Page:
Subjective review aside, as a DVD incarnation Universal Studios has given The Apostle the full treatment. Not only are the picture and sound of the calibre to which we've become accustomed with DVD's (with a few exceptions, unfortunately, like Disney's "Tron"), this Collectors Edition is in widescreen, Dolby Digital and its use of dual data layers allows all the goodies to be put on one side of the disc - which is as it should be.

And goodies are in abundance. Not only is there a generous printed liner supplement (bravo!), but you get a running commentary by Robert Duvall (and who better than the auteur to give you a play by play?). There's also a featurette documentary ("The Journey of the Apostle") on the making of the film, which features behind the scenes footage and appearances by Duvall, Fawcett, producer Rob Carliner, and John Beasley (Reverend Blackwell).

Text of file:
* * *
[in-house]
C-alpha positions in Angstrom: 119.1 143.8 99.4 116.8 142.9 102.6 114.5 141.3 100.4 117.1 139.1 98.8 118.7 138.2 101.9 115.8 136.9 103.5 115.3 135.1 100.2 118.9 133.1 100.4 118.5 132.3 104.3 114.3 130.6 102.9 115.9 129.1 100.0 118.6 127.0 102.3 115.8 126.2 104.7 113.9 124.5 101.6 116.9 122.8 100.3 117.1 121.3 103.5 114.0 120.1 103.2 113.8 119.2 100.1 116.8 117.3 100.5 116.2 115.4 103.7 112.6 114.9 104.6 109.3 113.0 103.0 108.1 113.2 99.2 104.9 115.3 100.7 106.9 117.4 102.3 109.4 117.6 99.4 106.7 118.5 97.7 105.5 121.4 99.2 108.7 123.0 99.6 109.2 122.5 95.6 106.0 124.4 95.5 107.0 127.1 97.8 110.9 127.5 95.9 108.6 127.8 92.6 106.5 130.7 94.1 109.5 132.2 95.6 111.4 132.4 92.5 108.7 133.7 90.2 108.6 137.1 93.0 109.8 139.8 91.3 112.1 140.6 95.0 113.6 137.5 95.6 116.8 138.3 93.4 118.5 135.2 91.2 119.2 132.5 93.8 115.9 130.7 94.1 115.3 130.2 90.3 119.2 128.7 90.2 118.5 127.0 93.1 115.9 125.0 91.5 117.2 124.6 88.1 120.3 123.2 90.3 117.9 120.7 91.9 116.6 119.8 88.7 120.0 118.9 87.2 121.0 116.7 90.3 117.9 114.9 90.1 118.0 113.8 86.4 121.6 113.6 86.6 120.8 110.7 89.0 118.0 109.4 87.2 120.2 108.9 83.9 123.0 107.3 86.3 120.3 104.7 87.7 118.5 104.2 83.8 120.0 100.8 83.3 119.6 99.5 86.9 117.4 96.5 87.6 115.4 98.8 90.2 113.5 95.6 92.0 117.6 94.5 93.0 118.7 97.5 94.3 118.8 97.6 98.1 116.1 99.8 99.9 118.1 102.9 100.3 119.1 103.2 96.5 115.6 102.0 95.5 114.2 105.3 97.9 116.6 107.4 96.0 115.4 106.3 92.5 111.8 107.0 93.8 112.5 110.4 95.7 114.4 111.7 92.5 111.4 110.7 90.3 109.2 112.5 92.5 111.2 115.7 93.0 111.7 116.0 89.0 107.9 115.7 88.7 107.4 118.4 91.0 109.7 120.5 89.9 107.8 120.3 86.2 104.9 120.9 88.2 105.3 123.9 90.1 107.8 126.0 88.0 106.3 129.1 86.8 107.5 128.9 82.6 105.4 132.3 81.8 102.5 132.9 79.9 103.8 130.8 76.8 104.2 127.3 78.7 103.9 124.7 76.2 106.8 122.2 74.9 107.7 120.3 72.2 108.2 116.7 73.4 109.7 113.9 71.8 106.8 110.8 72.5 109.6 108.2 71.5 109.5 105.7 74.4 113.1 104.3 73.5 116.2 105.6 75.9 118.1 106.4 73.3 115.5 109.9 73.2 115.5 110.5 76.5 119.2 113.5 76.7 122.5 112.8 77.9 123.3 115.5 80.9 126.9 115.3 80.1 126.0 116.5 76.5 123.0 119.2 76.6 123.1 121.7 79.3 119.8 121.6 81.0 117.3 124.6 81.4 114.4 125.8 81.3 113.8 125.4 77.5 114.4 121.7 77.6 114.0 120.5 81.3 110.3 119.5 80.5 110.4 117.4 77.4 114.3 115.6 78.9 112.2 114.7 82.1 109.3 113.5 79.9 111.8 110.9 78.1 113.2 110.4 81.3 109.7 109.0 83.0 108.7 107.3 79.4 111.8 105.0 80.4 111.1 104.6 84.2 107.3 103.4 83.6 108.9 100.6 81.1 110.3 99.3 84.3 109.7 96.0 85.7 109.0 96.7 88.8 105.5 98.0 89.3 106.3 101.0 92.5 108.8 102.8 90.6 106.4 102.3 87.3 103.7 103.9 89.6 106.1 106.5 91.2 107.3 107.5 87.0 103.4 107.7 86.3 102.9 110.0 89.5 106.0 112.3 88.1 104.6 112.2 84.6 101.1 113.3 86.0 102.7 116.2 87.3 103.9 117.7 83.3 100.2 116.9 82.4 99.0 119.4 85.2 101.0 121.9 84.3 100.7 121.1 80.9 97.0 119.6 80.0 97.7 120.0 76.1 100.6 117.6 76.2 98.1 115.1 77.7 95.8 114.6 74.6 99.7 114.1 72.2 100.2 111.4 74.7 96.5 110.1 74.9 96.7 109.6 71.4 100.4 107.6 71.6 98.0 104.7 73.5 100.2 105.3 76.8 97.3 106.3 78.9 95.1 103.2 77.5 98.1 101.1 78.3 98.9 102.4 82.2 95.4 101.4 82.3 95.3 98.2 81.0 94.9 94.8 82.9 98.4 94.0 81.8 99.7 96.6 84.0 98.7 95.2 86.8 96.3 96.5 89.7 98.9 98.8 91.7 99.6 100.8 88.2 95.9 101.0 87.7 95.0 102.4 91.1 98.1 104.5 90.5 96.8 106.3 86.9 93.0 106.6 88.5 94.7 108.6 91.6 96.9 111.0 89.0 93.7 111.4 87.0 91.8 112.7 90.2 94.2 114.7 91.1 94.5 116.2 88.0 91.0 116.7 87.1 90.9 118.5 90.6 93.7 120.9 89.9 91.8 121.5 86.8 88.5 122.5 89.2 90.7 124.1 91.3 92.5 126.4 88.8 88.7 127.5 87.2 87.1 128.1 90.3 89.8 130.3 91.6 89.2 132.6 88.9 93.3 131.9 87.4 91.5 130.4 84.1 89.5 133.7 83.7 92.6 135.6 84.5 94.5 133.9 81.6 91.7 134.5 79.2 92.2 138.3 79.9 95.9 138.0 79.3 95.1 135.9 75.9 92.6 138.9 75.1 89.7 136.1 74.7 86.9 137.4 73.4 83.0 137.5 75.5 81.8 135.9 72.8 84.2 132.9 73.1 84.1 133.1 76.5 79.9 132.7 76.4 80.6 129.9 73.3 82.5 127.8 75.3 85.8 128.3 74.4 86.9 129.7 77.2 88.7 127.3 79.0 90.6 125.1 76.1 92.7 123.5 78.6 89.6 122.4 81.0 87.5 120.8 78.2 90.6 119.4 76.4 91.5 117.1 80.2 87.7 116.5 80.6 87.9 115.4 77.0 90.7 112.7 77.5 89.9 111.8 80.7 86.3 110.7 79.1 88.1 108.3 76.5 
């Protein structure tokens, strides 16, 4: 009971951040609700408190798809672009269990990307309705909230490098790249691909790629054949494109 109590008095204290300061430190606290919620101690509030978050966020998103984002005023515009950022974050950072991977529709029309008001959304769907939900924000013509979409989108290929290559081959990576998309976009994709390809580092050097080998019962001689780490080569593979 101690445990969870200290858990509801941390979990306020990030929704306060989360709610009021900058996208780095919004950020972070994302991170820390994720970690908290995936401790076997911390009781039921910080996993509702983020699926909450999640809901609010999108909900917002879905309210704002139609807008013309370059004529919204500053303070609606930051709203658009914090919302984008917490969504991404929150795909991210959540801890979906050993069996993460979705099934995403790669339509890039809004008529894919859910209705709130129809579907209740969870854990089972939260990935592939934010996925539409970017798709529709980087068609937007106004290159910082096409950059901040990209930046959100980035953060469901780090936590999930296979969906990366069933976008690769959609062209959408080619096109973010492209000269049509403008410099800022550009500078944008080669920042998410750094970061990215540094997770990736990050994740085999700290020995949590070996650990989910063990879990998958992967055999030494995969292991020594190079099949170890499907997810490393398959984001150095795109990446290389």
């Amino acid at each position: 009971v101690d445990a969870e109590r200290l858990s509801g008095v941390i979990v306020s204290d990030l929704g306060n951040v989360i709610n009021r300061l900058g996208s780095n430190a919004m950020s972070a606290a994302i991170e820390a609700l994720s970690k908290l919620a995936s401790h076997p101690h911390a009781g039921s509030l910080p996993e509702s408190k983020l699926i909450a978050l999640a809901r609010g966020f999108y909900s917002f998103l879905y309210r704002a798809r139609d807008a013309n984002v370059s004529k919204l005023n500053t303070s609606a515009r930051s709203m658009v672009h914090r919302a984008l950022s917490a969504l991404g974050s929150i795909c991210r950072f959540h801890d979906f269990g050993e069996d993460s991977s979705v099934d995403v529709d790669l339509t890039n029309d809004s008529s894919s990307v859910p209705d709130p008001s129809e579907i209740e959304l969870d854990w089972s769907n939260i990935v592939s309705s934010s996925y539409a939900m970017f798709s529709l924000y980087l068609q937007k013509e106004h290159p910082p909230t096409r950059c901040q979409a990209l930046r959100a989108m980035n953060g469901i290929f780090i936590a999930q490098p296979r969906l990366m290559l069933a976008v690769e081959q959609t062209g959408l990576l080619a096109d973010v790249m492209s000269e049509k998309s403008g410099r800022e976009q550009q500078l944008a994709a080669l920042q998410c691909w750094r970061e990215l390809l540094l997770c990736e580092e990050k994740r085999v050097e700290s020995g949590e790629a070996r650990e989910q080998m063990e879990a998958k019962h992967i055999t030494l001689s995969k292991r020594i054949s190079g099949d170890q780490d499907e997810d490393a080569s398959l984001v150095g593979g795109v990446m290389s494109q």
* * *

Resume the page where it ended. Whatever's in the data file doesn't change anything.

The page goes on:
So while we may quibble with The Apostle as a movie, as a DVD release it's first rate.

We love it when studios include extras with their video releases - though we must also note that if you're renting the disc you might not have time to get through everything unless you want to be hit with a late charge! Still, kudos to Universal for the care and the value they offer with these Collectors Series editions. If you like any of the three films reviewed here, you'll be pleased as punch with their translation to the superb DVD format.


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Updated May 13, 2006